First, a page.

EB: The thing that struck me in Street Fighter II, was how big the characters were. For their time, they were huge on the screen. And that was a lot of fun, and really inspired us to make our characters even bigger on the screen.
Arguably, you could say Karate Champ really started the genre. Street Fighter II pushed it into, you know, a phenomenon. Some people credit Street Fighter II and the fighting games that followed with saving arcades while they were really taking a dip.
PSB: Playing any good games lately?
EB: No….My days are just completely booked. There’s a number of games that I do want to play and have seen glimpses of, for sure. So I have like a stack of games that I’m certainly going to be trying, but I haven’t played something all the way through in a long time.
I’m always looking forward to the new God of War game. That’ll be a lot of fun to check out as well.
PSB: And circling back to Mortal Kombat — where does the series go from here?
EB: You know, you could have asked me that same question 10 years ago, 20 years ago. One of the things that’s great about working on Mortal Kombat games for so long is that we have team members now who weren’t even born when Mortal Kombat came out.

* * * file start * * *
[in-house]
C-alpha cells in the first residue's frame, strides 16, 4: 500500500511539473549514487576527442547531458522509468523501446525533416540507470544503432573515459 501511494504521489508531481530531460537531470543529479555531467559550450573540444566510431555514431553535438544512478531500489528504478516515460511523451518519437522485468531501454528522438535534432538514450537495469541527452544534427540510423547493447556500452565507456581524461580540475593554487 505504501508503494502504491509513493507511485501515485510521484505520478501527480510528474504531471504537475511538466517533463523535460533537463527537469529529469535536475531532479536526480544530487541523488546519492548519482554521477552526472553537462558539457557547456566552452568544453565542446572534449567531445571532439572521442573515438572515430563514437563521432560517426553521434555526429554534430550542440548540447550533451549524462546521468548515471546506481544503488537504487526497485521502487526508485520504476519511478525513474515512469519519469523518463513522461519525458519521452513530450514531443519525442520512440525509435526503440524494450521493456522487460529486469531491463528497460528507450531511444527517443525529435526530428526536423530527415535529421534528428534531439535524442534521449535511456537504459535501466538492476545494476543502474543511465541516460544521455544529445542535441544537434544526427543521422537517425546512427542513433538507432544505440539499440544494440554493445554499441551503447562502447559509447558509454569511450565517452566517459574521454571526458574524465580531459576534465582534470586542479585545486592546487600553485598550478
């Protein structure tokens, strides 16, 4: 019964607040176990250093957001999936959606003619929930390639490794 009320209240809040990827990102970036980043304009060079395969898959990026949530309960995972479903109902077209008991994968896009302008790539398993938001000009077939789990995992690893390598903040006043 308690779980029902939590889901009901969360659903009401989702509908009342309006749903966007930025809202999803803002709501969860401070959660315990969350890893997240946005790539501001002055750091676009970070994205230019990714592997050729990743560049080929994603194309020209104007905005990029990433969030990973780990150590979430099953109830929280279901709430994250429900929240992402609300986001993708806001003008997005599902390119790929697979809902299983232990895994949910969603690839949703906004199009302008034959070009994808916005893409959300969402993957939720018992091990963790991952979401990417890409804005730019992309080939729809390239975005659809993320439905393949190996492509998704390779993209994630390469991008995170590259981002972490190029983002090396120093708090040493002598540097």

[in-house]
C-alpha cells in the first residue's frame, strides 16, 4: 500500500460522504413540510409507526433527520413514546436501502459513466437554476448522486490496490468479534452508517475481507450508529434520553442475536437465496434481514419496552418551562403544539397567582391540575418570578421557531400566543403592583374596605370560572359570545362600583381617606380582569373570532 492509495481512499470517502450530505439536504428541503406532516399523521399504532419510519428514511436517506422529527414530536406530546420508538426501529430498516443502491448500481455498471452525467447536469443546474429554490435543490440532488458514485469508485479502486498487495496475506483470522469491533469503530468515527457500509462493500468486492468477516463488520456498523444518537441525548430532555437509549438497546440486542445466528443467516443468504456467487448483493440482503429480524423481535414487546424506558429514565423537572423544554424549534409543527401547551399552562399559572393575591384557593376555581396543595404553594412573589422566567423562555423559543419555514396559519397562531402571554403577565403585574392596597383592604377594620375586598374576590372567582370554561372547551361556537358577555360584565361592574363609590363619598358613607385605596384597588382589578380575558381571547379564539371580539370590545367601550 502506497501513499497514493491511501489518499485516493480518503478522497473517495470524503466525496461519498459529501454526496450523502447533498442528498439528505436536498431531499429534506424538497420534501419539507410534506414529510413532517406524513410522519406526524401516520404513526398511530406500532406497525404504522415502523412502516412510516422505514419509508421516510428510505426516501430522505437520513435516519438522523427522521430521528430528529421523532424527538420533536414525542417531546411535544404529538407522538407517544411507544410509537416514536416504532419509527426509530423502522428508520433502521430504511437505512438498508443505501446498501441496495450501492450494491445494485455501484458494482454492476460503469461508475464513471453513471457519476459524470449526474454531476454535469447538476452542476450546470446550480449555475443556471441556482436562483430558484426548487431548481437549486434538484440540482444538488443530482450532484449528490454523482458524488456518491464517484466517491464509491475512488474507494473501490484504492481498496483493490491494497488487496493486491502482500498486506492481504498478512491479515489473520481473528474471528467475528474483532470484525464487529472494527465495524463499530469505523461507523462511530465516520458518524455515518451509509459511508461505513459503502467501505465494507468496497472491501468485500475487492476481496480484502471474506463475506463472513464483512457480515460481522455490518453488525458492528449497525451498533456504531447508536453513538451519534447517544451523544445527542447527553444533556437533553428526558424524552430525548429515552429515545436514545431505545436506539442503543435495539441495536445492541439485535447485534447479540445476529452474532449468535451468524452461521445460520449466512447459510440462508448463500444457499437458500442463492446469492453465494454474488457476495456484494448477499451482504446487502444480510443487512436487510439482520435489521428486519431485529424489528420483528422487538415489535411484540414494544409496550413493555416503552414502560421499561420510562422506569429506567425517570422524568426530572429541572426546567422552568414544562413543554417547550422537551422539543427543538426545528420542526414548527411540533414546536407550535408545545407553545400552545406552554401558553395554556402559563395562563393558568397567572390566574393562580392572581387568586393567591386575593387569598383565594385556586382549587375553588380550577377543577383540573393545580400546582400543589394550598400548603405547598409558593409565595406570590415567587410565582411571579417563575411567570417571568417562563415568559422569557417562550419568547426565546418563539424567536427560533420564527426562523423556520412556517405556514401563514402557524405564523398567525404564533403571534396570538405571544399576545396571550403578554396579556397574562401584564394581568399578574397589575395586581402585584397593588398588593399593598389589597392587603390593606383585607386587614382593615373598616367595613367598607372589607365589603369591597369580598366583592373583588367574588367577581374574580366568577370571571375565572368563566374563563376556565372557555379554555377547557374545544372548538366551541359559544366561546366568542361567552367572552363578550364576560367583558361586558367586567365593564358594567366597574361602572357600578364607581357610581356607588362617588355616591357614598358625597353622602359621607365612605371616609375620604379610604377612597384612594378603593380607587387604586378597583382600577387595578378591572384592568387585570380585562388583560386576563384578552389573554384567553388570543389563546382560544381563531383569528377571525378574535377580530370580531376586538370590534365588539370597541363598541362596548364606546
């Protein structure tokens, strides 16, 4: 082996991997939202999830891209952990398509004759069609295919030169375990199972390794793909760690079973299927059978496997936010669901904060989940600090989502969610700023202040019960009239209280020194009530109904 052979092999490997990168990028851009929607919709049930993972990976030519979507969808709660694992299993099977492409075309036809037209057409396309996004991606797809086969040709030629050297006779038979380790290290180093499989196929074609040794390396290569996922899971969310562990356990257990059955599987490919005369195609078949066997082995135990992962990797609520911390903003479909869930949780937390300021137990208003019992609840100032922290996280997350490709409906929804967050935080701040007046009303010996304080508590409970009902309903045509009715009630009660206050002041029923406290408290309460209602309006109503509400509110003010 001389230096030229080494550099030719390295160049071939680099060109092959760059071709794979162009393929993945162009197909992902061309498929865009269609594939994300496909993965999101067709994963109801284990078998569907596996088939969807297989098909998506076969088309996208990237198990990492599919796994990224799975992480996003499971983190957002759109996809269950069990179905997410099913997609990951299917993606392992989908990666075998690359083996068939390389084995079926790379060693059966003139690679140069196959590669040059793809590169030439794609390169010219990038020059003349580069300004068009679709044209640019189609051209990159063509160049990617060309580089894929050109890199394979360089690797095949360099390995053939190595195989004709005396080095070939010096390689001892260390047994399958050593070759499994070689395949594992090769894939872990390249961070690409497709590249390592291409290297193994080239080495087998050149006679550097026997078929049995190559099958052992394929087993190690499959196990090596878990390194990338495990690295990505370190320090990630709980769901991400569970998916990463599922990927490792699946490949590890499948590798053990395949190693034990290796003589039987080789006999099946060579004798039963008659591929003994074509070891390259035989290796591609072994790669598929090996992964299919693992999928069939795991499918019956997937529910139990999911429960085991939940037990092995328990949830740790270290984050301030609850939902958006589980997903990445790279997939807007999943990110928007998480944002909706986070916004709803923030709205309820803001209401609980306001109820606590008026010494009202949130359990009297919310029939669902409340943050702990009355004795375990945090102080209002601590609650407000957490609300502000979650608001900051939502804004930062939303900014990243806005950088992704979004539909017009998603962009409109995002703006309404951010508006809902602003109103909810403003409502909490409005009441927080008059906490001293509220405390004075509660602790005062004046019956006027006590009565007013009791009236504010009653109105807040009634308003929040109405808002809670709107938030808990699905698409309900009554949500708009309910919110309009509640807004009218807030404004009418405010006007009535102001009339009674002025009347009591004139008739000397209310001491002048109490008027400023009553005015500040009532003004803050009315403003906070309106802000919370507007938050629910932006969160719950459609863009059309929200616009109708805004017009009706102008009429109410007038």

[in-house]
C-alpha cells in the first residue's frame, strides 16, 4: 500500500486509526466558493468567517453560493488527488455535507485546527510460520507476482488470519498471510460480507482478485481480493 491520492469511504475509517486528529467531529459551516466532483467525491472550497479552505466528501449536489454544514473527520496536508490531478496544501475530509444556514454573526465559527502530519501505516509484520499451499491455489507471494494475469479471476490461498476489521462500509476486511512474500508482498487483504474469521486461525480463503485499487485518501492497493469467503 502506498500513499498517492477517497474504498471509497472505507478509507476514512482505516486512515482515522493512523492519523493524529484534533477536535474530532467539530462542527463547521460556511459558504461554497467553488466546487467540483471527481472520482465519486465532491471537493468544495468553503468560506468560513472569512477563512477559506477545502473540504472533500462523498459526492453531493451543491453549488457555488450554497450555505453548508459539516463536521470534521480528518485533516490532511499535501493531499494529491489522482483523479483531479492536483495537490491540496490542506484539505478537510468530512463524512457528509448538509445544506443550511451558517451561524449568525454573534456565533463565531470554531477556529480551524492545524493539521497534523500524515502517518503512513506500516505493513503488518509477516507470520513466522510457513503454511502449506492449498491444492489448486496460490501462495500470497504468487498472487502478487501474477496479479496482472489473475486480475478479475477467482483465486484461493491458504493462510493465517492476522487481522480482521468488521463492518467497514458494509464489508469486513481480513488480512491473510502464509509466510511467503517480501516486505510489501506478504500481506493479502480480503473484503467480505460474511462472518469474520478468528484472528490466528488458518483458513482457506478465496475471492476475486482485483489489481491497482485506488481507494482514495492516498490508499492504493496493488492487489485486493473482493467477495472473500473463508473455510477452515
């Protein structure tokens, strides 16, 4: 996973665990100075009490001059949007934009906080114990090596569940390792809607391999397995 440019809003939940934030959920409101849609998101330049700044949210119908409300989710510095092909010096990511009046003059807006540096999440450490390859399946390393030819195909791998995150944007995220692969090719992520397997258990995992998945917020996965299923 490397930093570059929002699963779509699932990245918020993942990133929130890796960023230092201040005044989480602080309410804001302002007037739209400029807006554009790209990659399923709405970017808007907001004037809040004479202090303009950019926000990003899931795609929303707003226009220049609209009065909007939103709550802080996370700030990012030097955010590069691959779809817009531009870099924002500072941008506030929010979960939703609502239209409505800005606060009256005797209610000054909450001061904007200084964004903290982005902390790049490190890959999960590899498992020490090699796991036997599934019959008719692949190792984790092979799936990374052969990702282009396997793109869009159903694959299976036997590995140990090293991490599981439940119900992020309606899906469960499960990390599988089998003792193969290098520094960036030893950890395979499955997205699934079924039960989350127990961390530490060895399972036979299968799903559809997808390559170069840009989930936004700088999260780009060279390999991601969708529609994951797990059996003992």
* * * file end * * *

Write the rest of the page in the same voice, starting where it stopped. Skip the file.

And so we always have such a wide range of players, experiences, ages, different diversity and backgrounds. So there’s never a shortage of new ideas. And while I don’t think I can predict them… I have 100% confidence that we will be able to always provide something new with each iteration of Mortal Kombat.
That’s one thing that I can very confidently say. Mortal Kombat will continue to feel fresh, to feel new, and to push boundaries with regards to certain aspects of game design.
Note: This interview was condensed for brevity and clarity.